When banks combine these days, community groups push them to step up their investments in low- to moderate-income neighborhoods and communities of color.
That's what happened after U.S. Bancorp announced an $8 billion merger with MUFG Union Bank. Following months of meetings with community groups, chiefly in California where MUFG Union is based, the Minneapolis bank company on Monday announced a $100 billion community benefits plan for the five years after it completes the deal.
"We are grateful for the time 208 organizations took to participate in the listening sessions," U.S. Bancorp CEO Andy Cecere said in a statement. "Their insights and perspective were critical to helping us understand where we can improve financial outcomes for underserved communities."
Only a small portion of the plan represents new spending by U.S. Bank. Much of the $100 billion value is in wages, loans, investments in economic development, capital to community development financial institutions, philanthropy and other programs.
The company's counterparts in developing the plan were the National Community Reinvestment Coalition, a Washington-based nonprofit organization that negotiates with banks on such agreements, and the California Reinvestment Coalition.
It's the largest agreement of its kind to date. Last year, PNC Bank announced an $88 billion community plan related to its acquisition of BBVA, and Huntington Bancshares announced a $41 billion plan related to its purchase of TCF Financial.
U.S. Bank executives said the company's plan expands on initiatives it started in recent years to reduce the racial wealth gap and integrates some of MUFG's existing programs.
U.S. Bank committed to increase mortgage lending to lower income individuals and people of color by at least 20% nationally and 30% in California over the next five years. It also said it will boost lending to small businesses and small farms by 15% nationally and 25% in California over that time frame.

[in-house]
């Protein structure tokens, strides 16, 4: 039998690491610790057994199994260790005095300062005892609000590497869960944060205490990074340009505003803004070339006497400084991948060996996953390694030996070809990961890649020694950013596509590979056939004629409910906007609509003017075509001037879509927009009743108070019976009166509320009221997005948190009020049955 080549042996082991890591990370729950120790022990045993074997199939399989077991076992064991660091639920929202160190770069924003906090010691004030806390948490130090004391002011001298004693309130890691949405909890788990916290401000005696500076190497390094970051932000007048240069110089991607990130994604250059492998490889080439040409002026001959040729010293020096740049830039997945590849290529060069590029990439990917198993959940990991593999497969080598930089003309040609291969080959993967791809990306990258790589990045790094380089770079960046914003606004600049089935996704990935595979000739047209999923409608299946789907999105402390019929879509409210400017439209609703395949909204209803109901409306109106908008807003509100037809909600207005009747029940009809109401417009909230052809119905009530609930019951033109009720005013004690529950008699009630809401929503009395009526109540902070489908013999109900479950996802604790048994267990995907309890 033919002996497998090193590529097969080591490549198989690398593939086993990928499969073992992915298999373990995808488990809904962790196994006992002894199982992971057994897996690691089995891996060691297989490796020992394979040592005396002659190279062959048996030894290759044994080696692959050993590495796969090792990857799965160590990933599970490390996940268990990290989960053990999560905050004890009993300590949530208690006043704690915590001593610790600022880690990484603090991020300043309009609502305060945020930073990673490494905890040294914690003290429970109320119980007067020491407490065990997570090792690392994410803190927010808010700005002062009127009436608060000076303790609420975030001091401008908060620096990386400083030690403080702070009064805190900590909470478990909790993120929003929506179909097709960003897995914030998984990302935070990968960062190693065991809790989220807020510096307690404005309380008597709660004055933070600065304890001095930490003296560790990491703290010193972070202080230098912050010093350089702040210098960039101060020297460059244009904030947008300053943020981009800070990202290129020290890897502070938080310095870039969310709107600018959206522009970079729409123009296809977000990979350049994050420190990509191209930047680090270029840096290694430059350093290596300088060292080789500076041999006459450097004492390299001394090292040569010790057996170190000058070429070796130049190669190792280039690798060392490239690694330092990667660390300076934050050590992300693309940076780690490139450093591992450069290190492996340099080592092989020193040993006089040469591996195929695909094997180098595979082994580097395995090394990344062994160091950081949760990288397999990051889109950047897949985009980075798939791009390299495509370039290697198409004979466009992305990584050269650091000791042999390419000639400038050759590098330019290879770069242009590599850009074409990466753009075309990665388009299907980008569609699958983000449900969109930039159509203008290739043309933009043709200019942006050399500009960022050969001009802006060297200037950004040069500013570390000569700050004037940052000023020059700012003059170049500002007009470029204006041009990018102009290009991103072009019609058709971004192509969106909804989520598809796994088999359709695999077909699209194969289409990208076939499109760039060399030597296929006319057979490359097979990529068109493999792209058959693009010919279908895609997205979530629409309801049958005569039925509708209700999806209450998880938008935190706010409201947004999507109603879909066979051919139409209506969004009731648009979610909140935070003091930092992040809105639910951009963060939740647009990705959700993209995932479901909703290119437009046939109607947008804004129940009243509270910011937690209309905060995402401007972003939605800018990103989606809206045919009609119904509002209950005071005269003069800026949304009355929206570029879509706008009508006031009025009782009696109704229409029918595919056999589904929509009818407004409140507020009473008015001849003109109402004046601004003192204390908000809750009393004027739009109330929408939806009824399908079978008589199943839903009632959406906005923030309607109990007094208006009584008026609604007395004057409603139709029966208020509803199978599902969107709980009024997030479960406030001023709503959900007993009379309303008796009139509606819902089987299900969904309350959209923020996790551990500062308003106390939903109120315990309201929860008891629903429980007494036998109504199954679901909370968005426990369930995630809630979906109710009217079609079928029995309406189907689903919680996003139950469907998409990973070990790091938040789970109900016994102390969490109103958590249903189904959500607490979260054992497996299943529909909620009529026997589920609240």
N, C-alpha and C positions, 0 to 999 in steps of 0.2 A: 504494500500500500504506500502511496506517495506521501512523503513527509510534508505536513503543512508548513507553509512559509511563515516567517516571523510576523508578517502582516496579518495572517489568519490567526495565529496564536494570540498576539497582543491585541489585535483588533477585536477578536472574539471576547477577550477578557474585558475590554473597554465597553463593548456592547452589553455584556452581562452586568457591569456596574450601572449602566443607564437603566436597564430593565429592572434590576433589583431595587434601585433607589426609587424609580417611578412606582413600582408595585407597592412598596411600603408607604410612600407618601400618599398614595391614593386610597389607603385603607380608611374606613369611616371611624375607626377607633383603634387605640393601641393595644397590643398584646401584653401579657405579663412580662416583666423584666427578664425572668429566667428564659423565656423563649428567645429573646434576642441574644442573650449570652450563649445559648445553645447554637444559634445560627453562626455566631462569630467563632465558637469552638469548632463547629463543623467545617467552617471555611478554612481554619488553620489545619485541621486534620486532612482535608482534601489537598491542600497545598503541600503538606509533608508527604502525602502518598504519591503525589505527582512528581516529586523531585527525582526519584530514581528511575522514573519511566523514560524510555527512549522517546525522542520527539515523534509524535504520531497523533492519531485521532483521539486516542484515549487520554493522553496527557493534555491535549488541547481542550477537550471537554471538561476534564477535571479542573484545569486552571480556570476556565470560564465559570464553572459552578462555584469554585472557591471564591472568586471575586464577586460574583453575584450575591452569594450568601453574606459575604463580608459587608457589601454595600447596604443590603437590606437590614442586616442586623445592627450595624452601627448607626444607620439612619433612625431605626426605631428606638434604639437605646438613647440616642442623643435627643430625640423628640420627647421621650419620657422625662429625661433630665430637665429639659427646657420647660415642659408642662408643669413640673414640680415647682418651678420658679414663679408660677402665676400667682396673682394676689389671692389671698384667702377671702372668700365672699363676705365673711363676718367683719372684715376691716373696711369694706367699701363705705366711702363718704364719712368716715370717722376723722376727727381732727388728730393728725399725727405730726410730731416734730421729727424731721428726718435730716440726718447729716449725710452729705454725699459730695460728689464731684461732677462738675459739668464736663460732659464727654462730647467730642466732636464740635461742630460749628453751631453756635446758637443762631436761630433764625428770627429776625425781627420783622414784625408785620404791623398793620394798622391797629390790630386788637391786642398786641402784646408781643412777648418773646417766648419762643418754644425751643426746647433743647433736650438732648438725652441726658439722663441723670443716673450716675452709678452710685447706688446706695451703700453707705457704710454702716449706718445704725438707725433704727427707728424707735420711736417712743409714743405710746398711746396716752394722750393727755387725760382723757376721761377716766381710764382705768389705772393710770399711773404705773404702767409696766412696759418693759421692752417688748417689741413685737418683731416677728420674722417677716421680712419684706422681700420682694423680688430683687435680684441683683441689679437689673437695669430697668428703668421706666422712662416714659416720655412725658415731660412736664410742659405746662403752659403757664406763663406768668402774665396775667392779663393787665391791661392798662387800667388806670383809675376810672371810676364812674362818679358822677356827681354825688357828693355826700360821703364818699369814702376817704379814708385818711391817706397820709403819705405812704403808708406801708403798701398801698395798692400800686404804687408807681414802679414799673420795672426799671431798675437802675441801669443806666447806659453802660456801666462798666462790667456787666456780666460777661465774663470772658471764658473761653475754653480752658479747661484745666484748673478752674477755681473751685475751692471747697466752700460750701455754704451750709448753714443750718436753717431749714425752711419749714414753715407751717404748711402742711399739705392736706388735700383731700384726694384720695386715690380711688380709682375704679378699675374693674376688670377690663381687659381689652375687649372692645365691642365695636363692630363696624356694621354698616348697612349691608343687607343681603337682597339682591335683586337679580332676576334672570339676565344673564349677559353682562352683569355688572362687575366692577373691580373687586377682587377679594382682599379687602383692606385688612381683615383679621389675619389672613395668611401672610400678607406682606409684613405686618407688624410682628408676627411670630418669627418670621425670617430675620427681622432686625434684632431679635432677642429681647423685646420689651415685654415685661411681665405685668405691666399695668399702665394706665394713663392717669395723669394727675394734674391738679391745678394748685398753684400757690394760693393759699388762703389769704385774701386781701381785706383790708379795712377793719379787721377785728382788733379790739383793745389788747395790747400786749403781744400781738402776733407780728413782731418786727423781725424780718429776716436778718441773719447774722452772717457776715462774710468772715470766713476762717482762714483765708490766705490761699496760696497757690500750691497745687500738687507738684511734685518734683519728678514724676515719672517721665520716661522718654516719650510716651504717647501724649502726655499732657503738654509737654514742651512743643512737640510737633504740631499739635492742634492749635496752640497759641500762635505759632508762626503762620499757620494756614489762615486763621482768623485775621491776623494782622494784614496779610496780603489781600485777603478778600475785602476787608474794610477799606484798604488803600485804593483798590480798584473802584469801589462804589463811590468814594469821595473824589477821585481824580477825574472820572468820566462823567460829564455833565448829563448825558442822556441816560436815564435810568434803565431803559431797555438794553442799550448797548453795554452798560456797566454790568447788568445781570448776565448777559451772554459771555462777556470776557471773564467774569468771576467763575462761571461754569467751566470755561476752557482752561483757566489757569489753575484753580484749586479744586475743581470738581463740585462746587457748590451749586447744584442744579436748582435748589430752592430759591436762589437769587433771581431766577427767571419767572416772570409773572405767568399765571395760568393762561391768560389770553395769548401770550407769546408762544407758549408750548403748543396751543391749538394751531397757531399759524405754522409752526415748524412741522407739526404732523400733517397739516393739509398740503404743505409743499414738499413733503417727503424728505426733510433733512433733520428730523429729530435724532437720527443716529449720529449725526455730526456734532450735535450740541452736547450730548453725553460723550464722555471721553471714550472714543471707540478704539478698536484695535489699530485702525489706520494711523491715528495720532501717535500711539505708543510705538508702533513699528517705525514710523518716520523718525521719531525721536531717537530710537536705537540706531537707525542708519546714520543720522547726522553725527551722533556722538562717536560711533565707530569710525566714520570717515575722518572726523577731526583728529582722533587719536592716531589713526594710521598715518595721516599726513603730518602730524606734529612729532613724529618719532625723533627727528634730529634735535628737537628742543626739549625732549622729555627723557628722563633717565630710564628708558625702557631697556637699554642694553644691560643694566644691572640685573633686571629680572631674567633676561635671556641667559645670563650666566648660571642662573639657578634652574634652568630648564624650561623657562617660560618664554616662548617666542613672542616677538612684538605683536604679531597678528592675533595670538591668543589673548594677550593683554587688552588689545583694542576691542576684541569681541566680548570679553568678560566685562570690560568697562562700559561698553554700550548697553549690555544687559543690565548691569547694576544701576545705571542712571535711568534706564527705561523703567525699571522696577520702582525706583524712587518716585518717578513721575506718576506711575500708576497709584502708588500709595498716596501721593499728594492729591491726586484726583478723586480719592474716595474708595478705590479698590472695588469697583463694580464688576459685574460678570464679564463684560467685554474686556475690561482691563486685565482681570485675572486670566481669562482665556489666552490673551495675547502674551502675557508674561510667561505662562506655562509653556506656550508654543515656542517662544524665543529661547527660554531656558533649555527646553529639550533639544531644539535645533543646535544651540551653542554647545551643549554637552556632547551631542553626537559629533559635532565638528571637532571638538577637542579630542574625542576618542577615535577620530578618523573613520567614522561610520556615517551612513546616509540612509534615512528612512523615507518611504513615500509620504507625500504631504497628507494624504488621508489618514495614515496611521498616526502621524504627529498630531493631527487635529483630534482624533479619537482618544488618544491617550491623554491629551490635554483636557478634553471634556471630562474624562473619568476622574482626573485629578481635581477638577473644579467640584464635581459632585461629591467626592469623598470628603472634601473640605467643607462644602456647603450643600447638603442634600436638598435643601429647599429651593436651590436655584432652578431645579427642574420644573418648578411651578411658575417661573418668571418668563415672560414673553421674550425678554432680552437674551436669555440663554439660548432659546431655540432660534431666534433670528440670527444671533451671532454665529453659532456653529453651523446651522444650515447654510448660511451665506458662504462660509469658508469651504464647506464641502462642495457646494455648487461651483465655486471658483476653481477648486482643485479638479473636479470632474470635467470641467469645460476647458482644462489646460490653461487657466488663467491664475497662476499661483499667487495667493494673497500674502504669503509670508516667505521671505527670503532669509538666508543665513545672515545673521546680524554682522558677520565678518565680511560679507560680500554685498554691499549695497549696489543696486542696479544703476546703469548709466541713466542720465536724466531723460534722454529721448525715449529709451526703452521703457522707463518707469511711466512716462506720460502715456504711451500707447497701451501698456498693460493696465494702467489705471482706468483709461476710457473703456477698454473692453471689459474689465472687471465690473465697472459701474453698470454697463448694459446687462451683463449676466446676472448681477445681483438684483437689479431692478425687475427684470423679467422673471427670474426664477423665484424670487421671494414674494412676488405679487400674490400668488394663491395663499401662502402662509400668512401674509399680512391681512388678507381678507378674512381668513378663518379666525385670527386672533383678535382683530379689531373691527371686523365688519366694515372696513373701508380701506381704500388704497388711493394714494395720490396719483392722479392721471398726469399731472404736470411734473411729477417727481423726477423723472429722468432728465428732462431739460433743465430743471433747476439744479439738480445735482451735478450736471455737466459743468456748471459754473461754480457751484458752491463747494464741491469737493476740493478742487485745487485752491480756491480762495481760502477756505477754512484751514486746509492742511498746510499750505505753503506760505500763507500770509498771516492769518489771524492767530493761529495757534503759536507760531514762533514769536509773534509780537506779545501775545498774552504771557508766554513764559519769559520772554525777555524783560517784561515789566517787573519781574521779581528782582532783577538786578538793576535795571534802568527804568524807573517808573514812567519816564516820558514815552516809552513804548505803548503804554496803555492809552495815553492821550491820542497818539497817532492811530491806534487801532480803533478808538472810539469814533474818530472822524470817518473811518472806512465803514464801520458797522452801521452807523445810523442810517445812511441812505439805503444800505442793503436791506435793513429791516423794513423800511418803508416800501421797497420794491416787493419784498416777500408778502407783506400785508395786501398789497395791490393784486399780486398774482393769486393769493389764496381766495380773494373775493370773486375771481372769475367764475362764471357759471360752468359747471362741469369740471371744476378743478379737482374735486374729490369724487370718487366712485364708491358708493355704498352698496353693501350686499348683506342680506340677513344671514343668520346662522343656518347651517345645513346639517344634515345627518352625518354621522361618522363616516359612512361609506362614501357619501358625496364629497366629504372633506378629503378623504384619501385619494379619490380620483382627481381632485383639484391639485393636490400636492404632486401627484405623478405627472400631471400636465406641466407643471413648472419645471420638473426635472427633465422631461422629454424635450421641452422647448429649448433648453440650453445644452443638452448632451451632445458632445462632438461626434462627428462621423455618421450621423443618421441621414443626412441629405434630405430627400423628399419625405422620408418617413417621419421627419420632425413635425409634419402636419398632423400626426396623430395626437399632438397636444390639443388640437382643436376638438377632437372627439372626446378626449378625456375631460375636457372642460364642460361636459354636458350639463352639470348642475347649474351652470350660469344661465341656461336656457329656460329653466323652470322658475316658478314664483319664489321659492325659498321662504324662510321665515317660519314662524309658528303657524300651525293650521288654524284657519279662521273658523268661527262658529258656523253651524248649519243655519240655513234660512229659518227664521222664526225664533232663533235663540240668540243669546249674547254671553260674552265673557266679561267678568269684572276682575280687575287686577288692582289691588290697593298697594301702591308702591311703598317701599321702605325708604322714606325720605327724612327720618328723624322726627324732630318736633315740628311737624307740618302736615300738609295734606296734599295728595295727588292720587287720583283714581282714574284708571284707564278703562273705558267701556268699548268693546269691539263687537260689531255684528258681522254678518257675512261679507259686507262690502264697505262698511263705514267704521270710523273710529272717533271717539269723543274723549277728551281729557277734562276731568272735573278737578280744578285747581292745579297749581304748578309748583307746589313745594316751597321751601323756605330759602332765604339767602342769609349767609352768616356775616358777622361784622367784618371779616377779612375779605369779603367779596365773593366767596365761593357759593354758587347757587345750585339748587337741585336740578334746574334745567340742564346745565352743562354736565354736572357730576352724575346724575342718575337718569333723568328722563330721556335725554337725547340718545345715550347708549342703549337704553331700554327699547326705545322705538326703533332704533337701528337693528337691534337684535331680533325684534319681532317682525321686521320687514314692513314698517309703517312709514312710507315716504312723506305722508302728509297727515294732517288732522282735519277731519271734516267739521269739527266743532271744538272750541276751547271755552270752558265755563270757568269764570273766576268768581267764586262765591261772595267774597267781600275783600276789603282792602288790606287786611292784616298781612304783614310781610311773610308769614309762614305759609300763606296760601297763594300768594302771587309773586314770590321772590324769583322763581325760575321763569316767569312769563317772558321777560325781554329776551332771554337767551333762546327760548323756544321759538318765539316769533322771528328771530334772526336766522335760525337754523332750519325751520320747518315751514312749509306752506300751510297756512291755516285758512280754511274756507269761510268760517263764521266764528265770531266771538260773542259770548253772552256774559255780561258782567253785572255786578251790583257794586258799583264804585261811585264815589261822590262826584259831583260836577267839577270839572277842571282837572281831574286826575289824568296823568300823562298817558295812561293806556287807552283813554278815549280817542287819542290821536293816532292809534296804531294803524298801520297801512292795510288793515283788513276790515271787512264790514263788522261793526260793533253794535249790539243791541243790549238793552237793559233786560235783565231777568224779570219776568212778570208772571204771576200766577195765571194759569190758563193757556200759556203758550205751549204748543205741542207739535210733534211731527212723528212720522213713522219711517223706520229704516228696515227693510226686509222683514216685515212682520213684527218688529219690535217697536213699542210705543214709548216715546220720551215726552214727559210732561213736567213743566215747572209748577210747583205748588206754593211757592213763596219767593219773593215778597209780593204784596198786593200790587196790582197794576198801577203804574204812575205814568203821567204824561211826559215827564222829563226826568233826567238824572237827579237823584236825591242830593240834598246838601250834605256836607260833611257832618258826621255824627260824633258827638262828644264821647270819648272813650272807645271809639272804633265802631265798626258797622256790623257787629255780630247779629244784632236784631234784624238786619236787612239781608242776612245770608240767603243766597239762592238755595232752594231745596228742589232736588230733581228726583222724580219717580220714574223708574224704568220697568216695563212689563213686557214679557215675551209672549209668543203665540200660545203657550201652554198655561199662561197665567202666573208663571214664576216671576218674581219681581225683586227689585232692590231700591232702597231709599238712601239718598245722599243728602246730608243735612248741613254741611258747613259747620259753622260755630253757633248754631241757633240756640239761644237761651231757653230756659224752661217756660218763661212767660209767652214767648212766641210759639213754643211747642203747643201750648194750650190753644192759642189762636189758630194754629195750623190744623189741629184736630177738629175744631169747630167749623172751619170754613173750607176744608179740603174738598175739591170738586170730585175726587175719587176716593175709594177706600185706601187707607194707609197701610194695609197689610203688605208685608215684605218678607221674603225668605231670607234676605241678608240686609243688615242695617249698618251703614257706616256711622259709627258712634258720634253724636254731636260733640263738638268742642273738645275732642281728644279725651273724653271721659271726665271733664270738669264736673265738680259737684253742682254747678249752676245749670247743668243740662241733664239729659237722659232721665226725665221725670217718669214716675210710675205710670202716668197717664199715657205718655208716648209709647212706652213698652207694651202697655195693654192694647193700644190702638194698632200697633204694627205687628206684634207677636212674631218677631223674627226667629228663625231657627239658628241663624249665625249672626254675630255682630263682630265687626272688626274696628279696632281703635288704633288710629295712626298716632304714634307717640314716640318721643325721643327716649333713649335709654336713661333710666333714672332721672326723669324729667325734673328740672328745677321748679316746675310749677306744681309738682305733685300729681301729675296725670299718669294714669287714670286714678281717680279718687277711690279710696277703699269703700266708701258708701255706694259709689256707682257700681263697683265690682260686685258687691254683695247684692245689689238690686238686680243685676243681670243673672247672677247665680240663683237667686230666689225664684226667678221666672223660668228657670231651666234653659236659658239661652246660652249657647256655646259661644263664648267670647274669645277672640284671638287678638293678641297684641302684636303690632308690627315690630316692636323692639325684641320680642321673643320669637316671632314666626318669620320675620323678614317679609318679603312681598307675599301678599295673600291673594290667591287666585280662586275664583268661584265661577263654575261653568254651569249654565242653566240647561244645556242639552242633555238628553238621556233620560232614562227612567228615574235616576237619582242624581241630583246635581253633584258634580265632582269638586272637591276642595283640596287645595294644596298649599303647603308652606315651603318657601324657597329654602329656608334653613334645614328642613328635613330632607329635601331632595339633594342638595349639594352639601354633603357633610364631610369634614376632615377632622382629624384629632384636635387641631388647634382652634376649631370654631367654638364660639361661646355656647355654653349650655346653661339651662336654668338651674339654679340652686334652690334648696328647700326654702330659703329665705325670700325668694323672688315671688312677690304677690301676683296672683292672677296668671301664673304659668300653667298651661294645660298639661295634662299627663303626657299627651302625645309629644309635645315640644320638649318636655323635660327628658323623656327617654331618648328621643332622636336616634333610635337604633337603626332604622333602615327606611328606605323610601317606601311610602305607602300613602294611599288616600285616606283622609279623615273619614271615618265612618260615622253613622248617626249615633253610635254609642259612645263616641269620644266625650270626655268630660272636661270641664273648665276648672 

It will increase by more than 40% nationally, and more than 50% in California, investing and lending in community and economic development, affordable housing, and environmental and social impact areas with a focus on racial equity. And it will create special purpose credit programs for mortgages and affordable housing development.
Some groups were particularly vocal about their concern that U.S. Bank will close many branches as a result of the merger, pointing to the bank's track record of closing a large number of branches in the last few years.
When U.S. Bank executives first unveiled the merger last fall, they signaled some branches could be consolidated, but emphasized that the company would not exit any markets nor reduce services in low- to moderate-income neighborhoods. They also vowed to retain all MUFG branch employees.
Under the plan announced Monday, U.S. Bank also agreed to open five new branches in low-income or "majority minority" neighborhoods in California over the next five years, and to open or preserve another five in consultation with community groups.
Jesse Van Tol, president of the National Community Reinvestment Coalition, said bank mergers can be detrimental to communities if the combined bank ends up doing less overall in the community than the two entities did on their own.
"With size and scale they ought to be able to do more for underserved communities and communities of color," Van Tol said.
Paulina Gonzalez-Brito, executive director of the California Reinvestment Coalition, said U.S. Bank's plan will increase community support by 30% above what the two banks would do on their own.
The California group initially opposed the merger, but withdrew its objection after the agreement was reached. But now, said Gonzalez-Brito, "we see an additive value now to this merger."
U.S. Bank executives aim to close the MUFG Union deal later this year.